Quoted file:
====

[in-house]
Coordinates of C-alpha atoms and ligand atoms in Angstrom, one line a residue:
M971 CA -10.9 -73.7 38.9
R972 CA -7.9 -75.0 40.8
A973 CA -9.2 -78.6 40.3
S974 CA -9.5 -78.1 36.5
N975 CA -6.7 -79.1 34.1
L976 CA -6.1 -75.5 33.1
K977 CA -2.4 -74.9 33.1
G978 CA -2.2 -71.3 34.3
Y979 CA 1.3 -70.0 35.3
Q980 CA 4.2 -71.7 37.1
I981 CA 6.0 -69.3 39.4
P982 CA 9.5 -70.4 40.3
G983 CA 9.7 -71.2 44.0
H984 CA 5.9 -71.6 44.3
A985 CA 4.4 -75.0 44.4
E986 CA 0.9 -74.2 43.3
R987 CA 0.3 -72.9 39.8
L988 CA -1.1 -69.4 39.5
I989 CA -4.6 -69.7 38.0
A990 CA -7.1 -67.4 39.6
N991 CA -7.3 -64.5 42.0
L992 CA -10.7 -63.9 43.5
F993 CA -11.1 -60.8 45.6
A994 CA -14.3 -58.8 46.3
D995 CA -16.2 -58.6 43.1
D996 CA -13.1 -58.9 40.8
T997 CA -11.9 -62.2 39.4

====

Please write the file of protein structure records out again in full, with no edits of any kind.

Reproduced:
[in-house]
Coordinates of C-alpha atoms and ligand atoms in Angstrom, one line a residue:
M971 CA -10.9 -73.7 38.9
R972 CA -7.9 -75.0 40.8
A973 CA -9.2 -78.6 40.3
S974 CA -9.5 -78.1 36.5
N975 CA -6.7 -79.1 34.1
L976 CA -6.1 -75.5 33.1
K977 CA -2.4 -74.9 33.1
G978 CA -2.2 -71.3 34.3
Y979 CA 1.3 -70.0 35.3
Q980 CA 4.2 -71.7 37.1
I981 CA 6.0 -69.3 39.4
P982 CA 9.5 -70.4 40.3
G983 CA 9.7 -71.2 44.0
H984 CA 5.9 -71.6 44.3
A985 CA 4.4 -75.0 44.4
E986 CA 0.9 -74.2 43.3
R987 CA 0.3 -72.9 39.8
L988 CA -1.1 -69.4 39.5
I989 CA -4.6 -69.7 38.0
A990 CA -7.1 -67.4 39.6
N991 CA -7.3 -64.5 42.0
L992 CA -10.7 -63.9 43.5
F993 CA -11.1 -60.8 45.6
A994 CA -14.3 -58.8 46.3
D995 CA -16.2 -58.6 43.1
D996 CA -13.1 -58.9 40.8
T997 CA -11.9 -62.2 39.4